Catch up on CAPA’s exclusive Market Analysis pieces – Hawaiian Airlines, Pegasus Airlines, Cebu Pacific Air and more

Each week, CAPA – Centre for Aviation, produces informative, thought provoking and detailed market analysis of the aviation industry. With supporting data included in every analysis, CAPA provides unrivalled and unparalleled intelligence.


CAPA commercial aircraft lessor rankings: GECAS, AerCap & Avolon lead

According to the CAPA Fleet Database at 28-Aug-2018, the commercial airline fleet includes 16,902 leased aircraft. The vast majority of the leased aircraft, 88%, are in service, while 12% are currently in storage. Leased aircraft represent 53% of the commercial aircraft fleet (in service and in storage).

In CAPA’s lessor rankings by aircraft numbers and by aircraft market value, the world’s two biggest lessors each top one of the lists. GECAS is number one by fleet size, whereas AerCap takes the crown for most valuable aircraft portfolio. Avolon, ranked at number three in both charts after an acquisitive 2017, has ambitions to jump ahead of the two leaders.

However, none of these leading three currently has the highest number of lessor orders. That prize currently belongs to Air Lease Corporation, a signal that it too has growth ambitions. Orders point to the future and the leader board for lessor orders also includes a number of Russian and Chinese institutions that do not currently rank highly for their existing portfolios.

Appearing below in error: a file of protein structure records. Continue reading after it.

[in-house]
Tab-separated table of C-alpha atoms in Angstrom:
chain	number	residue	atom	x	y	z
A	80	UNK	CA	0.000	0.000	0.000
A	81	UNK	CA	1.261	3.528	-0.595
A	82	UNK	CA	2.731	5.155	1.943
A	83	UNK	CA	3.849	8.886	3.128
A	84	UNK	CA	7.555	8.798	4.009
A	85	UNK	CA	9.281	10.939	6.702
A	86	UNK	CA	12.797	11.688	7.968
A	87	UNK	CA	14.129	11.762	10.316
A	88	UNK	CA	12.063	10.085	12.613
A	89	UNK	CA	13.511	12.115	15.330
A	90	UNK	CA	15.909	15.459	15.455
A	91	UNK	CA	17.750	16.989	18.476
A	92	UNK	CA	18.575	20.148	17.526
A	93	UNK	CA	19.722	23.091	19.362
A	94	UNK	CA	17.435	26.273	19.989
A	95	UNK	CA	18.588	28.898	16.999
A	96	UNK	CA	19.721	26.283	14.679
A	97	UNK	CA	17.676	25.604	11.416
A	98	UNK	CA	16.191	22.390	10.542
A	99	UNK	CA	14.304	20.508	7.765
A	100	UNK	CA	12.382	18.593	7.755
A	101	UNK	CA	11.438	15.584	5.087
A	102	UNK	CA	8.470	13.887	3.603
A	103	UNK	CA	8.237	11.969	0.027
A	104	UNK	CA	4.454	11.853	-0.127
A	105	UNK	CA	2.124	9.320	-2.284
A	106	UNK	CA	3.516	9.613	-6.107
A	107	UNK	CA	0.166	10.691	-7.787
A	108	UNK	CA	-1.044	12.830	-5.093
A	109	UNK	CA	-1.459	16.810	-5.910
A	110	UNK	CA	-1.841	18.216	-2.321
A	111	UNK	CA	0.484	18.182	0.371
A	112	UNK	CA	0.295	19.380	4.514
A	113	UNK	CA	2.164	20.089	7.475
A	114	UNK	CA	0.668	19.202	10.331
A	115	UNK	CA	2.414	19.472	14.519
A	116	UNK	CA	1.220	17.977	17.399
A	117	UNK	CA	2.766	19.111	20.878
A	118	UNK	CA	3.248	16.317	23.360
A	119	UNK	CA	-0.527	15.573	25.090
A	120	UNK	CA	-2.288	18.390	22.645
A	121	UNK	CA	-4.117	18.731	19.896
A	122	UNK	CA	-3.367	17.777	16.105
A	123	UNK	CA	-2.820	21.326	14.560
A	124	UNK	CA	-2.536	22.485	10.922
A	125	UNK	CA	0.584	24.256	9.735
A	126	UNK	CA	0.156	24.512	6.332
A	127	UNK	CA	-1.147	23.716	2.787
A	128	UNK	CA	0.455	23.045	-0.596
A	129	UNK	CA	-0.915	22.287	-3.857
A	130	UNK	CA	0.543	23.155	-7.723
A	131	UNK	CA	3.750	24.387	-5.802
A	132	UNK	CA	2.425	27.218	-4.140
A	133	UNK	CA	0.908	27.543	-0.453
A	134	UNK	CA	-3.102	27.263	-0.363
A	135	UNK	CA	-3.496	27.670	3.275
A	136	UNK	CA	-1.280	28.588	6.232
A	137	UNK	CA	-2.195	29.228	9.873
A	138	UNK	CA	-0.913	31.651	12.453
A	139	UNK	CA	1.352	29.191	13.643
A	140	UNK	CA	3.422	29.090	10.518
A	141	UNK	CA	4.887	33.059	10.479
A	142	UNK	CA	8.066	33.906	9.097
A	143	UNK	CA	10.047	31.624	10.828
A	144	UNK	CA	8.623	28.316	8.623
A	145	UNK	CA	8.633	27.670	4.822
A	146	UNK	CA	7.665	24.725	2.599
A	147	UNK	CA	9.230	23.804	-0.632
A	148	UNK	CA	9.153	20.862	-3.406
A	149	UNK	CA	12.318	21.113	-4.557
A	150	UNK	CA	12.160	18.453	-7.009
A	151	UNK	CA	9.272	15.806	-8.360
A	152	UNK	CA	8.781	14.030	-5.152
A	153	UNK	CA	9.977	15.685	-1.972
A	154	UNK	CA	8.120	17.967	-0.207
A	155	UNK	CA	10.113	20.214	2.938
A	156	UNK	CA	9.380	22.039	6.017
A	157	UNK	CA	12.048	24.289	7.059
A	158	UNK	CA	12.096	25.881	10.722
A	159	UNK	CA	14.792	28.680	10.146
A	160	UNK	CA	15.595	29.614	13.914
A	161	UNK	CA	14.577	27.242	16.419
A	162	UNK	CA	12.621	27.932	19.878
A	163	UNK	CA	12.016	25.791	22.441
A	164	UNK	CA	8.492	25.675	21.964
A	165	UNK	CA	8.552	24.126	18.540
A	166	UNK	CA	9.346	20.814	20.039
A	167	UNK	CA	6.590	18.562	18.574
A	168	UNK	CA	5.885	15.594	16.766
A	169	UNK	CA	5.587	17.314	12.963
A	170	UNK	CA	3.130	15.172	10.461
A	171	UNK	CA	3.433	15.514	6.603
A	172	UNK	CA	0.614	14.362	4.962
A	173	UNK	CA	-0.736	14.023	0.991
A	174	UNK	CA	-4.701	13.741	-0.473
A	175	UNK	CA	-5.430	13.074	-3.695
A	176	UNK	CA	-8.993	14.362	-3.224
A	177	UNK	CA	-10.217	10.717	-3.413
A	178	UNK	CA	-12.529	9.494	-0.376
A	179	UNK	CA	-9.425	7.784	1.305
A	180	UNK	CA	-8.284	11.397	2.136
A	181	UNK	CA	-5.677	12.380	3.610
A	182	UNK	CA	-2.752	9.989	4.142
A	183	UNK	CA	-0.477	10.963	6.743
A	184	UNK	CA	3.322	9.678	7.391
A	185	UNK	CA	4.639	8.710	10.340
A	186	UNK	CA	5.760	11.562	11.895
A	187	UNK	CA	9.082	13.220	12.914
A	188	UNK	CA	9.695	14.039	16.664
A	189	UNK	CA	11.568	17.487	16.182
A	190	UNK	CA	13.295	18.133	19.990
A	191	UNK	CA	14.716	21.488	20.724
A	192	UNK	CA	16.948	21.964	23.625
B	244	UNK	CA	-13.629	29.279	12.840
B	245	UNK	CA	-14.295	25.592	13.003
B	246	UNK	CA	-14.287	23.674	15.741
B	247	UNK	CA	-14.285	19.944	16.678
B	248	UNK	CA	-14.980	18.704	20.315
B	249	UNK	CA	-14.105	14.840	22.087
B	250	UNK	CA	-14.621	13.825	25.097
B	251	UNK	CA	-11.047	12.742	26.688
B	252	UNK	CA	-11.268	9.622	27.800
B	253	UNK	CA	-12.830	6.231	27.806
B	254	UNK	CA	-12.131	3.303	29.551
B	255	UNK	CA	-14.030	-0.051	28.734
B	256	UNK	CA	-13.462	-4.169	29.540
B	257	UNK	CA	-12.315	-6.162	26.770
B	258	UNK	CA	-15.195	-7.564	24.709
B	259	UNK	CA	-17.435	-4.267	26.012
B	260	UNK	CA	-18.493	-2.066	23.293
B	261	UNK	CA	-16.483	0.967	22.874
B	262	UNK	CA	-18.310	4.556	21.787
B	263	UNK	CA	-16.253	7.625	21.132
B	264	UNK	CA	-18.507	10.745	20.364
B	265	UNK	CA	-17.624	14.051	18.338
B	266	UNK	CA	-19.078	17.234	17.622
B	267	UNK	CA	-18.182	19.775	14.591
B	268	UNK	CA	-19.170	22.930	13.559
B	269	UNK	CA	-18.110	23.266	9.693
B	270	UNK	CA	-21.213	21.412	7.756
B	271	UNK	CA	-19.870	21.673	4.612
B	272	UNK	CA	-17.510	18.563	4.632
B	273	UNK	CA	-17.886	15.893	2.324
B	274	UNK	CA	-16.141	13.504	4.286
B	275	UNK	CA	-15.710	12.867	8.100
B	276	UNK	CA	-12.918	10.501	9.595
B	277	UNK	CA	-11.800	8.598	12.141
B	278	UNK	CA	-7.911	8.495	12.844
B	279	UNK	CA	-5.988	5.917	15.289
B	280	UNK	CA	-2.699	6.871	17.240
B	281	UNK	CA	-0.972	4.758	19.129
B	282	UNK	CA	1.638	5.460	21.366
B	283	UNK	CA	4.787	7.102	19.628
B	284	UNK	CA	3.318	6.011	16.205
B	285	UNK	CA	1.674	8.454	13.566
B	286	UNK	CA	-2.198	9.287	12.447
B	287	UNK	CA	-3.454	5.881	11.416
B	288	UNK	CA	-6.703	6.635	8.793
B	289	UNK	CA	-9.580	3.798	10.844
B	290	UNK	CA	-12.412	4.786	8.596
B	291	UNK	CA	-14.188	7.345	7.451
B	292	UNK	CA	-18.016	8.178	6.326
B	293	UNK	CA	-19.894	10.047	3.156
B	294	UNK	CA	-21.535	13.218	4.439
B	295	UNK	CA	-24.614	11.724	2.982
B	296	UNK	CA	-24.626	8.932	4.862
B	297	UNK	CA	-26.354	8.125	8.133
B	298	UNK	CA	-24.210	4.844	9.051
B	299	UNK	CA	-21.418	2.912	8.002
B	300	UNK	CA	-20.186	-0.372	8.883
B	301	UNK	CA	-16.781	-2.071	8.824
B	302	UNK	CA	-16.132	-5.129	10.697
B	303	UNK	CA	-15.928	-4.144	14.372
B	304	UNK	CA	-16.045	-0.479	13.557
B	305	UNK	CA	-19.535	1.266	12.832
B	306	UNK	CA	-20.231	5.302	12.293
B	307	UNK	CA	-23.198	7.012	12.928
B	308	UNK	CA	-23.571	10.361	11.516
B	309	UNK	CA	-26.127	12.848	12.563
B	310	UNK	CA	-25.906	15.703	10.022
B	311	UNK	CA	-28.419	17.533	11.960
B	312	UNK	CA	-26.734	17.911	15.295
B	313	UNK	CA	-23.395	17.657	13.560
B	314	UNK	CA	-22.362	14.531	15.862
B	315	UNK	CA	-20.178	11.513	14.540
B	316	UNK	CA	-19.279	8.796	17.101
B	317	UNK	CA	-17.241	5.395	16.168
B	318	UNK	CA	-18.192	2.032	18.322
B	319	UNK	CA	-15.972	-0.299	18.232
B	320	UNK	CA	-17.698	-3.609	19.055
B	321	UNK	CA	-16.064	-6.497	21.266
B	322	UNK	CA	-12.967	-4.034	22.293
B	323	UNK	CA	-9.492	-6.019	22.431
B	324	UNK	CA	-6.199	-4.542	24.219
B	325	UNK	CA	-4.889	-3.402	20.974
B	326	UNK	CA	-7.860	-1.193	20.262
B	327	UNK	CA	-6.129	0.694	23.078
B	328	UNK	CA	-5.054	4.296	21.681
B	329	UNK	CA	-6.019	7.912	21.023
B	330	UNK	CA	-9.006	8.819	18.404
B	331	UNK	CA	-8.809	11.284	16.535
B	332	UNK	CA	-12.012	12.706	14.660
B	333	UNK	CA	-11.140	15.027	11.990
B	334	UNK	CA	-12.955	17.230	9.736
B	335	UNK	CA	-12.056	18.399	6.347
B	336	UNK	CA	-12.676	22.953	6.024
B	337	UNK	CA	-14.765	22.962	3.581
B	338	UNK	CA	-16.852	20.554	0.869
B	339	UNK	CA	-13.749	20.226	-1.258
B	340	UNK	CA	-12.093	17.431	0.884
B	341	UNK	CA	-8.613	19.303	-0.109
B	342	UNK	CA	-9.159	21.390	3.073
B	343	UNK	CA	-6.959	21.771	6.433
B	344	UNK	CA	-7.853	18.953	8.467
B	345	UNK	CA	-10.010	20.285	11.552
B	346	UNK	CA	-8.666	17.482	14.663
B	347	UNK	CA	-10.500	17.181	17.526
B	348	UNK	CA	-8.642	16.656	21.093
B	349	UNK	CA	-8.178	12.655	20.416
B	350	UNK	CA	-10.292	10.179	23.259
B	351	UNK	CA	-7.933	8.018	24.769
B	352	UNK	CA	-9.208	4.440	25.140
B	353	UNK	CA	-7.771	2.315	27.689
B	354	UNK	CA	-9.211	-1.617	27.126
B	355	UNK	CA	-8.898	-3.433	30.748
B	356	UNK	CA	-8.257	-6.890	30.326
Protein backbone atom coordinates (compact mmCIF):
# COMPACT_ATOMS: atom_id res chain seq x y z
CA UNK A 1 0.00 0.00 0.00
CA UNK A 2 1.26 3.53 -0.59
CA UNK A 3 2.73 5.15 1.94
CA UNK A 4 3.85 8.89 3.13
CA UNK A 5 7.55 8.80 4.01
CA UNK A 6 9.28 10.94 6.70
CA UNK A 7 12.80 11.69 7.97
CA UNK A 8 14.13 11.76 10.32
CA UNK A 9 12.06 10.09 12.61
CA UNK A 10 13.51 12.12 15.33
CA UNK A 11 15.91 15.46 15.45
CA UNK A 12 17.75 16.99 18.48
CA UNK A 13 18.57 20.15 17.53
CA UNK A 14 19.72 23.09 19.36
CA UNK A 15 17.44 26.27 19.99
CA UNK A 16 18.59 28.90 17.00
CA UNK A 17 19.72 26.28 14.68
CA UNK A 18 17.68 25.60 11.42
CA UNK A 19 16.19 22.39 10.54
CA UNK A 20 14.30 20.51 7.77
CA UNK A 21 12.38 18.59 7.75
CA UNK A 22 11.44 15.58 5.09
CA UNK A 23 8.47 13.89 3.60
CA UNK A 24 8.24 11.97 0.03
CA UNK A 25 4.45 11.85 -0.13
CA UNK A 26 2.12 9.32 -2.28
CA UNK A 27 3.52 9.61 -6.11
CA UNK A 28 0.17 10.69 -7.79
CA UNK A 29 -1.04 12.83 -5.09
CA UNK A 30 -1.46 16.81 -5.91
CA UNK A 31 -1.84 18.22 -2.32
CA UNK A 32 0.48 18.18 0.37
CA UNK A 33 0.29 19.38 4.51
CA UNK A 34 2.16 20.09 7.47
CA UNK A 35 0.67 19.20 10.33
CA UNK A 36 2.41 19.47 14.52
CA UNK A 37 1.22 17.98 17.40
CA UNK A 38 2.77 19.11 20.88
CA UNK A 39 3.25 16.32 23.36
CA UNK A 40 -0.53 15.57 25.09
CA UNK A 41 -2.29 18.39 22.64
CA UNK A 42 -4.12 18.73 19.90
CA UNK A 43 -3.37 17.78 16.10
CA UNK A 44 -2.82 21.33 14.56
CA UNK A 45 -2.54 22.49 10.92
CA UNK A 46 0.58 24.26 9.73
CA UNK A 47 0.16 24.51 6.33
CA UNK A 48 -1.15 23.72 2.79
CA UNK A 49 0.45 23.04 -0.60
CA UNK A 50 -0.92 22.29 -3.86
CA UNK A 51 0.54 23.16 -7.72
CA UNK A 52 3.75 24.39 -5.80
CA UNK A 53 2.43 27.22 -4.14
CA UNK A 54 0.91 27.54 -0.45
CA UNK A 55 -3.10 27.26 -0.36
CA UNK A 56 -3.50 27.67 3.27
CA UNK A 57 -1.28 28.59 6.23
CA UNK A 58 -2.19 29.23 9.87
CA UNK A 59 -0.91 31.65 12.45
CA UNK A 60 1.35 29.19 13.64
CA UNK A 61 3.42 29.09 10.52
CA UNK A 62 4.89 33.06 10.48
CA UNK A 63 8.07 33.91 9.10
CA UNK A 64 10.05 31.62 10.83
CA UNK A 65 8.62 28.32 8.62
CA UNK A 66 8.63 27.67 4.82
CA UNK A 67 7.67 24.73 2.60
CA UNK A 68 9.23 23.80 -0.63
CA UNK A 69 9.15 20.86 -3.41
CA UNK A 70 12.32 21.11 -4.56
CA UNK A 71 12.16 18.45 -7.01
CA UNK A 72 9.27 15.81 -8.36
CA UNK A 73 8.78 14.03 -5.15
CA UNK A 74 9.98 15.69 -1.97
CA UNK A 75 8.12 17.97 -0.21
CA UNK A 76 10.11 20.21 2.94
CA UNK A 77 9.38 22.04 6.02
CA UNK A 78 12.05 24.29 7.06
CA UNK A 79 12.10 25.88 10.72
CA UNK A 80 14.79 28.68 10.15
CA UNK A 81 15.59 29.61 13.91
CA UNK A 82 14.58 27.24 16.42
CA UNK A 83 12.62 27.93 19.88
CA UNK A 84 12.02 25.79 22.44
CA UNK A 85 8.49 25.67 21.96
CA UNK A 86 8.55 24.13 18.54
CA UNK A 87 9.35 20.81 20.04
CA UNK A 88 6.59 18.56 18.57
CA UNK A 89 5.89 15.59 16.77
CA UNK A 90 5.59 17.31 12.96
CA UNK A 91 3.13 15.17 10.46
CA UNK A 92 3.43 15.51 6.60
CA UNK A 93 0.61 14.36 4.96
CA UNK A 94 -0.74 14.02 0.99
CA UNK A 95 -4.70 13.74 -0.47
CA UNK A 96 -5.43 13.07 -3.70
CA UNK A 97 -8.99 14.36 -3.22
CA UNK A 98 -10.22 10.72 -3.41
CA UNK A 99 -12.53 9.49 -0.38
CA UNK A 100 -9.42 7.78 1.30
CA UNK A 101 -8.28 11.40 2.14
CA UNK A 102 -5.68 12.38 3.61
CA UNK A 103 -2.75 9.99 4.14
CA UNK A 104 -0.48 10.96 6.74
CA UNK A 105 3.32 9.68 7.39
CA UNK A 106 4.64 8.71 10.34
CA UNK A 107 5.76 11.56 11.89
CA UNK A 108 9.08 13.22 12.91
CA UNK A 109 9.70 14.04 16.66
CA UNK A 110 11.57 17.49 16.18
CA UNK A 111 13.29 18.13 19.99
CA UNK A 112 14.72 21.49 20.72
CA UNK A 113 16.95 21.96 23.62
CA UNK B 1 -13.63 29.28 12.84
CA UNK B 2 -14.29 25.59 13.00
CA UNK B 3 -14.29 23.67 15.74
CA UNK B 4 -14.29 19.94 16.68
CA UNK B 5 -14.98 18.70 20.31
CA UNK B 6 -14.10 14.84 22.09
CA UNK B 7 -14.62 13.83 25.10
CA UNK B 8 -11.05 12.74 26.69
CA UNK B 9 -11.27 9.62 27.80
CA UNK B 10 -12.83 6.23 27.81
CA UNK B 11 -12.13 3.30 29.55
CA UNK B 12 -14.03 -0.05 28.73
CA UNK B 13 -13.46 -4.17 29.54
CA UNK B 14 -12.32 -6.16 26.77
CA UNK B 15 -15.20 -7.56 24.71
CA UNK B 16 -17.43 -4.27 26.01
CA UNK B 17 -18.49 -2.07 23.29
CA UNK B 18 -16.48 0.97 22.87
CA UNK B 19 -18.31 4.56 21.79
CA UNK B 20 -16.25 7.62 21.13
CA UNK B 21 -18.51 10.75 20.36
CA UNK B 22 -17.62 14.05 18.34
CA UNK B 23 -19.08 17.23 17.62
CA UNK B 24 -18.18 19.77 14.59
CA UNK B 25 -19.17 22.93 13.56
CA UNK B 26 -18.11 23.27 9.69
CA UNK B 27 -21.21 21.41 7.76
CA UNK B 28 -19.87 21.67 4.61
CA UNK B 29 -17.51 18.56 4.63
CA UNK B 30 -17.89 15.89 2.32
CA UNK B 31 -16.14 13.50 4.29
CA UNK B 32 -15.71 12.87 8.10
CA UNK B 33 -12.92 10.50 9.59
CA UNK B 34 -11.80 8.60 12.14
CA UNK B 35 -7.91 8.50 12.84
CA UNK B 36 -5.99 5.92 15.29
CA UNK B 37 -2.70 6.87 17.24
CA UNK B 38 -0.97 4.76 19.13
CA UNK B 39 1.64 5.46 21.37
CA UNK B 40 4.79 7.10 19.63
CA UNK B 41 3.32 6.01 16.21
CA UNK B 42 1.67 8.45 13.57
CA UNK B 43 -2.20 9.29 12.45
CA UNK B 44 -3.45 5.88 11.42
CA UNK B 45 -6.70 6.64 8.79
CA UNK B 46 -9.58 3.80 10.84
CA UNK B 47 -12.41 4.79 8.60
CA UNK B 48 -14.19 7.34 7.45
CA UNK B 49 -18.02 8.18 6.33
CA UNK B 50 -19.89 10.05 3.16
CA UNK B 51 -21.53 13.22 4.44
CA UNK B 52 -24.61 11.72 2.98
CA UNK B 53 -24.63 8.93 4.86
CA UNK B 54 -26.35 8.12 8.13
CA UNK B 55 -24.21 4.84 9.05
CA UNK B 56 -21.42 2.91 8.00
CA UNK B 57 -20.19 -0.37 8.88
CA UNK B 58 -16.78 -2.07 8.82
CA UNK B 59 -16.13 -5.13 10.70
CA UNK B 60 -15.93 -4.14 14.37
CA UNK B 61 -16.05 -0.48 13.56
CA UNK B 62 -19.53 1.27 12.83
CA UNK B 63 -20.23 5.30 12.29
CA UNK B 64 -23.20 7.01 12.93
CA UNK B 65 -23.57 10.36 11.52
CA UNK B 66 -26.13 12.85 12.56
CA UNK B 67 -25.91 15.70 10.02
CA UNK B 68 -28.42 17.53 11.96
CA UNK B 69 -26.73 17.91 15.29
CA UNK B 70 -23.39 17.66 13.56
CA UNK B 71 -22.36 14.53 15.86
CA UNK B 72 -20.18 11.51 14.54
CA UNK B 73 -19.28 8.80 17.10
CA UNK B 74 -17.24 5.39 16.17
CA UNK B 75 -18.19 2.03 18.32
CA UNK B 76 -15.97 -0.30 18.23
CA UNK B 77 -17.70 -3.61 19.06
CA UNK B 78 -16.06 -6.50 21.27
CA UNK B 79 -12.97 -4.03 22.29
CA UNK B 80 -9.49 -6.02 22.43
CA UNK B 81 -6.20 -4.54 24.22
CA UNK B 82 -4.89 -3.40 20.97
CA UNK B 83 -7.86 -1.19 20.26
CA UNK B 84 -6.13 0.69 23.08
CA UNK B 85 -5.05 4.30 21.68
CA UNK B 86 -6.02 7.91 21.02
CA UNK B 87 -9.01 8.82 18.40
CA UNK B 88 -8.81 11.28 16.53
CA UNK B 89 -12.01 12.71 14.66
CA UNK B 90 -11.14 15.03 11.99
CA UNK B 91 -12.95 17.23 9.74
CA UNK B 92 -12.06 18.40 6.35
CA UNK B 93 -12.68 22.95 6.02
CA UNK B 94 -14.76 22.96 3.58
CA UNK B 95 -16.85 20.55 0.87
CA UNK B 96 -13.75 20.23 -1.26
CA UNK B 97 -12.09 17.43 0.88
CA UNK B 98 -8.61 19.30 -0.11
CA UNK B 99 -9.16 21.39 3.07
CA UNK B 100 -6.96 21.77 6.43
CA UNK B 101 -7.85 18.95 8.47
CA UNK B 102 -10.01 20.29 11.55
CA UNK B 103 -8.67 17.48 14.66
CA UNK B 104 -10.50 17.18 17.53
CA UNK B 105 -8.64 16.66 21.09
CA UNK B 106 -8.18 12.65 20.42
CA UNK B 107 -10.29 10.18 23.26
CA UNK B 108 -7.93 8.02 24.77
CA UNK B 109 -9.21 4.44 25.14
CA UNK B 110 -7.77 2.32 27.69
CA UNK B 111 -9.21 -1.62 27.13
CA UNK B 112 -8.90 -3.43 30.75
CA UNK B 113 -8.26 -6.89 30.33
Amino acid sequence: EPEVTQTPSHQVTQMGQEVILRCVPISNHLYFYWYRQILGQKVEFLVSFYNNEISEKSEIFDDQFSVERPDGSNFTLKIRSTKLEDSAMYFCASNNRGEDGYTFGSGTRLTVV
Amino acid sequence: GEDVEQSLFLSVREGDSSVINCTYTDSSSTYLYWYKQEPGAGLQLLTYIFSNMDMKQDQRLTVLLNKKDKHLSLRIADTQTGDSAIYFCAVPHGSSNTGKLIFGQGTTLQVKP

To read on, visit CAPA commercial aircraft lessor rankings: GECAS, AerCap & Avolon lead


Hawaiian Airlines: a positive cargo outlook as inter-island ops start

Hawaiian Airlines has recently marked a milestone, launching dedicated freighter service in the inter-island market with turboprop aircraft. Although the operation is small, and likely won’t drastically alter the company’s inter-island cargo market share, it is a unique opportunity for Hawaiian to bolster its cargo revenue. It is also a line of business that Hawaiian aims to grow, now that the operation is up and running.

The company’s expansion into the inter-island cargo market occurs as Hawaiian’s outlook for its long haul cargo remains solid, driven by high yields on inbound US goods.

To read on, visit Hawaiian Airlines: a positive cargo outlook as inter-island ops start


W/Europe-M/East capacity: only British Airways exploits opportunities

The Middle East is Europe’s second biggest intercontinental region by seat capacity after North America, while Europe is the Middle East’s number two region after Asia Pacific. However, analysis of capacity by country between the two regions highlights certain imbalances.

Although Western Europe’s leading countries are bigger overall aviation markets than those of the Middle East, the Europe-Middle East market is more concentrated at its eastern end than at it western end. The top three Western European markets (UK, Germany and Italy) have one third of Europe-Middle East seats in 2018, whereas the top three Middle Eastern markets (UAE, Israel and Qatar) have close to three quarters.

Moreover, capacity growth to/from the Middle East has been rapid outside the biggest European countries, led particularly by Emirates and Qatar Airways. The global connections offered by Emirates, Qatar Airways and Etihad significantly boost the importance of the UAE and Qatar in Europe-Middle East capacity.

In view of the fact that most of the passengers in these markets do not originate or terminate in the Middle East, British Airways has however been much more strategically astute in exploiting the network of partner Qatar Airways to expand its network reach significantly.

To read on, visit W/Europe-M/East capacity: only British Airways exploits opportunities


SE Asia fleet: Lion slows growth; AirAsia, VietJet more aggressive